Cancer motion breaks down political barriers

Tuesday 23rd November 2021 8:59 am
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East Hampshire District Council has become the first local authority in the UK to pass a motion pledging to raise symptom awareness of pancreatic cancer.

The motion was passed unanimously by the full council and calls upon the council to work alongside Liphook-based Pancreatic Cancer Action, a nationwide charity founded by a rare survivor of the disease, Haslemere resident, Ali Stunt.

Joe Kirwin, the charity’s health policy & projects manager, said: "It’s really positive to see East Hampshire District Council being proactive during this, the 10th Pancreatic Cancer Awareness Month.

"We look forward to seeing the results of this motion and will support the council in any way we can as a charity. 

"Thank you to all the councillors for sharing their experiences, particularly Councillor Paula Langley (Alton Independent Socialists, Alton Eastbrooke) for proposing the motion, and Cllr Stephen Dolan (Alton Independent Socialists, Alton Wooteys) for seconding it."

Cllr Langley said the motion brought the entire chamber together.

"The council chamber that night became really emotional," she said. "In the break quite a few councillors came up and told me their stories.

"The whole thing relies on our GP surgeries having the time and resources to deal with people’s symptoms carefully. If you’re rushing through because of too many patients then it’s harder to spot the nuances.

"It brought the entire chamber together regardless of our political allegiances and it just goes to show that cancer affects everybody.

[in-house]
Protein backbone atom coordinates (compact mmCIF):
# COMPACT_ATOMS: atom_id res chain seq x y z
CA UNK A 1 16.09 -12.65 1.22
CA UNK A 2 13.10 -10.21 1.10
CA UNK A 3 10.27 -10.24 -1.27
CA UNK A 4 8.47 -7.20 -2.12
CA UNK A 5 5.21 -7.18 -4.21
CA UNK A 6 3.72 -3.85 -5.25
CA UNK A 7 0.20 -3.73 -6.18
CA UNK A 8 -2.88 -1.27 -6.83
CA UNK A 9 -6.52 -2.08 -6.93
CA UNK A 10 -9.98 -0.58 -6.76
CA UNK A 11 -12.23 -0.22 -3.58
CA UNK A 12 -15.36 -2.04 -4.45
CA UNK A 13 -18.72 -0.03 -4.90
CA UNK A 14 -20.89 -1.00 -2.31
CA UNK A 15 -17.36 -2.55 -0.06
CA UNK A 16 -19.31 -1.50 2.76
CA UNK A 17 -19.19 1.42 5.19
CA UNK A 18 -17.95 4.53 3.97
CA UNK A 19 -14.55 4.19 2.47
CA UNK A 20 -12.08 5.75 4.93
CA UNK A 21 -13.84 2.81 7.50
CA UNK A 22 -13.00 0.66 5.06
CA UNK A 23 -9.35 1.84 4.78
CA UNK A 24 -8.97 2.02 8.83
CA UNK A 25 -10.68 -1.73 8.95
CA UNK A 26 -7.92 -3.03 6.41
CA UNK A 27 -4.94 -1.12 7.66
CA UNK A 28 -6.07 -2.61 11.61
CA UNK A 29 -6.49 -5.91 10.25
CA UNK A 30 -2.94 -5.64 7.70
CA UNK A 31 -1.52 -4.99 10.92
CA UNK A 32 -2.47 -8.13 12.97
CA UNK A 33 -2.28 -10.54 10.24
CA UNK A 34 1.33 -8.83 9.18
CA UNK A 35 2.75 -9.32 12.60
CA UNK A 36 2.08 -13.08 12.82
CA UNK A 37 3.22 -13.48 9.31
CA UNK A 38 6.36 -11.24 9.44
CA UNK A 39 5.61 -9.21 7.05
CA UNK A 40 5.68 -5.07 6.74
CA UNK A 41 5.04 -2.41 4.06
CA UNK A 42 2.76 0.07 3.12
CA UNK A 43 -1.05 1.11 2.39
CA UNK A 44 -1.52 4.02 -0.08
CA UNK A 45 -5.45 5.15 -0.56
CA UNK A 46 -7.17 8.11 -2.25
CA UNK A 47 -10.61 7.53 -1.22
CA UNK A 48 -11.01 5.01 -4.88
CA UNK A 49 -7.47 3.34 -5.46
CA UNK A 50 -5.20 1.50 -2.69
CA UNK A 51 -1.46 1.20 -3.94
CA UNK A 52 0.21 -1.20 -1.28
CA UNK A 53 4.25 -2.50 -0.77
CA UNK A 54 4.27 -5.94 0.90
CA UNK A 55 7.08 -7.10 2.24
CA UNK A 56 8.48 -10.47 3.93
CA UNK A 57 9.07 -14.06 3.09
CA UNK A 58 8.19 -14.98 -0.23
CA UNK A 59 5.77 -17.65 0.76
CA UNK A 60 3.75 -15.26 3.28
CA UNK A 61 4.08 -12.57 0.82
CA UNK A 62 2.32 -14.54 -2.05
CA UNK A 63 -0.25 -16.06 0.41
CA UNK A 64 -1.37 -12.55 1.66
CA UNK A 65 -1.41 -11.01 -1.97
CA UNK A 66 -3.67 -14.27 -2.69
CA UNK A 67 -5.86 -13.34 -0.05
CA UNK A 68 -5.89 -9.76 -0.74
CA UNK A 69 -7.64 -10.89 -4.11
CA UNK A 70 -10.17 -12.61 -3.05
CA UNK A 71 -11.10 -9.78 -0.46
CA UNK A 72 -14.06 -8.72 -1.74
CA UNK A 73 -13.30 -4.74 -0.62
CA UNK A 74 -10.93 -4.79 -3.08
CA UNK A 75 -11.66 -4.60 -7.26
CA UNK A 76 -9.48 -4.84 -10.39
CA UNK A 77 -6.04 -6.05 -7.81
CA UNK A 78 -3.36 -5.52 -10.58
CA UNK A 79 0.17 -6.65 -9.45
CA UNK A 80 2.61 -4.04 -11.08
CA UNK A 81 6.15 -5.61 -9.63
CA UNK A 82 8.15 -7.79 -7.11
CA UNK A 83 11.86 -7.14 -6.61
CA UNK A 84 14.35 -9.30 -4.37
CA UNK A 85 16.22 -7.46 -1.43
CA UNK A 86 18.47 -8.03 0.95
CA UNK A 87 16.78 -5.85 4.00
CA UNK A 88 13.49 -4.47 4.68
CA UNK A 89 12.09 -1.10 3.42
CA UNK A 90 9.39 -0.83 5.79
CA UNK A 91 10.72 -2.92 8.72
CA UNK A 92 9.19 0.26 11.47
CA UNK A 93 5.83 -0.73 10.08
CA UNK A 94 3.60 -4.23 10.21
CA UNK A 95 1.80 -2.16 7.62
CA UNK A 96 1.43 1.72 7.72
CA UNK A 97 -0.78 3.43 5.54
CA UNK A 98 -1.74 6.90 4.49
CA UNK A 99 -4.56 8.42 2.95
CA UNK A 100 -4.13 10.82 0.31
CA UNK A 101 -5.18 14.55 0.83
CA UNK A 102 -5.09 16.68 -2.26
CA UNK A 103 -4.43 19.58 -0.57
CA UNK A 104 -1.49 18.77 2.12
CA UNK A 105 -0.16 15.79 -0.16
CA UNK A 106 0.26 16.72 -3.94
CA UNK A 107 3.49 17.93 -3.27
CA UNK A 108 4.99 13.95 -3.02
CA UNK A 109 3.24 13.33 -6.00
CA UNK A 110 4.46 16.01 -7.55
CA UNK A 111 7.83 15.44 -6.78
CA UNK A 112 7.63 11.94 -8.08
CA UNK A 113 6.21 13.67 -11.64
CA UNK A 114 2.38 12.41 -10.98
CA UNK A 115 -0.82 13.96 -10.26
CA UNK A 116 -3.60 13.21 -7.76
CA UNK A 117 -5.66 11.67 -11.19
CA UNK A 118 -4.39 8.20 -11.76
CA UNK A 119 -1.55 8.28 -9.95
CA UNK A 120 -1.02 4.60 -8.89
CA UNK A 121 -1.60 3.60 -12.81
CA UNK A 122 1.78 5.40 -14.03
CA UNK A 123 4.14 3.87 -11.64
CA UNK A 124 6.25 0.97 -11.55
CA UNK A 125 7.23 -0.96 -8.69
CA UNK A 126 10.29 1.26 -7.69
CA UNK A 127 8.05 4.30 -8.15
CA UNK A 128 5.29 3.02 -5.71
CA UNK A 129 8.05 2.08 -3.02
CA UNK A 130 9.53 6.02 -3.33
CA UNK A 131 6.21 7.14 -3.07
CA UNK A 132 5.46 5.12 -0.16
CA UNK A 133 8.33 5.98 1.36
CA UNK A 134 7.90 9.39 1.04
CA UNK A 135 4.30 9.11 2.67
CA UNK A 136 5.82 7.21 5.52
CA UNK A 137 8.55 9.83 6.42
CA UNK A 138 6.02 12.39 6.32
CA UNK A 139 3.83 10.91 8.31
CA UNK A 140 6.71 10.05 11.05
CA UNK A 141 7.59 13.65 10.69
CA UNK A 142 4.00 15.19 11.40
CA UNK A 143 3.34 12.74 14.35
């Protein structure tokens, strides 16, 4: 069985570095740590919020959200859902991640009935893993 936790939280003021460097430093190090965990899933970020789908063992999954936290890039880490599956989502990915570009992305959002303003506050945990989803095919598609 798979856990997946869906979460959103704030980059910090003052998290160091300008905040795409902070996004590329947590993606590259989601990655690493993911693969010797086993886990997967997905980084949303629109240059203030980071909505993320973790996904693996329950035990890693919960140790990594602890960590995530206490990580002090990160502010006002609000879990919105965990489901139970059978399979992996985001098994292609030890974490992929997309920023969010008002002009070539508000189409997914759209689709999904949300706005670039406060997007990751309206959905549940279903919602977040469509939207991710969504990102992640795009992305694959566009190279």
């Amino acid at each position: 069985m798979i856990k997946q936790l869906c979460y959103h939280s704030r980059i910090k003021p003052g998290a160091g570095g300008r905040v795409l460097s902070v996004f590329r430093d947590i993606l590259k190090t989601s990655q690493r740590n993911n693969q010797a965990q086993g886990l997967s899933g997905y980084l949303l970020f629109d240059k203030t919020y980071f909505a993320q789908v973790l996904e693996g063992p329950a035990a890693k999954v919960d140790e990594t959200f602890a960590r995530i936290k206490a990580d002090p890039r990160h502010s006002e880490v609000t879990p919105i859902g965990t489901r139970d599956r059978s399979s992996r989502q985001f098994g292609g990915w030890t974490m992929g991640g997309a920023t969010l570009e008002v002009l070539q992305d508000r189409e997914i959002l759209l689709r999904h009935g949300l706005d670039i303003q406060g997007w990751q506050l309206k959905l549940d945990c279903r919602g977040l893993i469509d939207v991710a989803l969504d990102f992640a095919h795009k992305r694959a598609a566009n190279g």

"I think we’ve got some of the worst recovery rates in Europe of any cancers and that needs to be better."

The council plans to raise symptom awareness by sharing information online and with an annual poster campaign.

It also plans on offering occupation training to charity staff and providing information to organisations about local support services.

AROUND 1,600 people are diagnosed with pancreatic cancer in the South East of England every year.

According to survey data, 69 per cent of residents in the region "know nothing/almost nothing" about the disease and 74 per cent cannot name a single symptom.

The survival rate for pancreatic cancer is eight per cent and is the fifth biggest cause of cancer death in the UK.

However, it is set to be fourth by 2026 as other cancers’ survival rates continue to improve.

To learn more about pancreatic cancer and the work of the charity founded in 2010 by Haslemere’s Ali Stunt (pictured), visit the website https://pancreaticcanceraction.org

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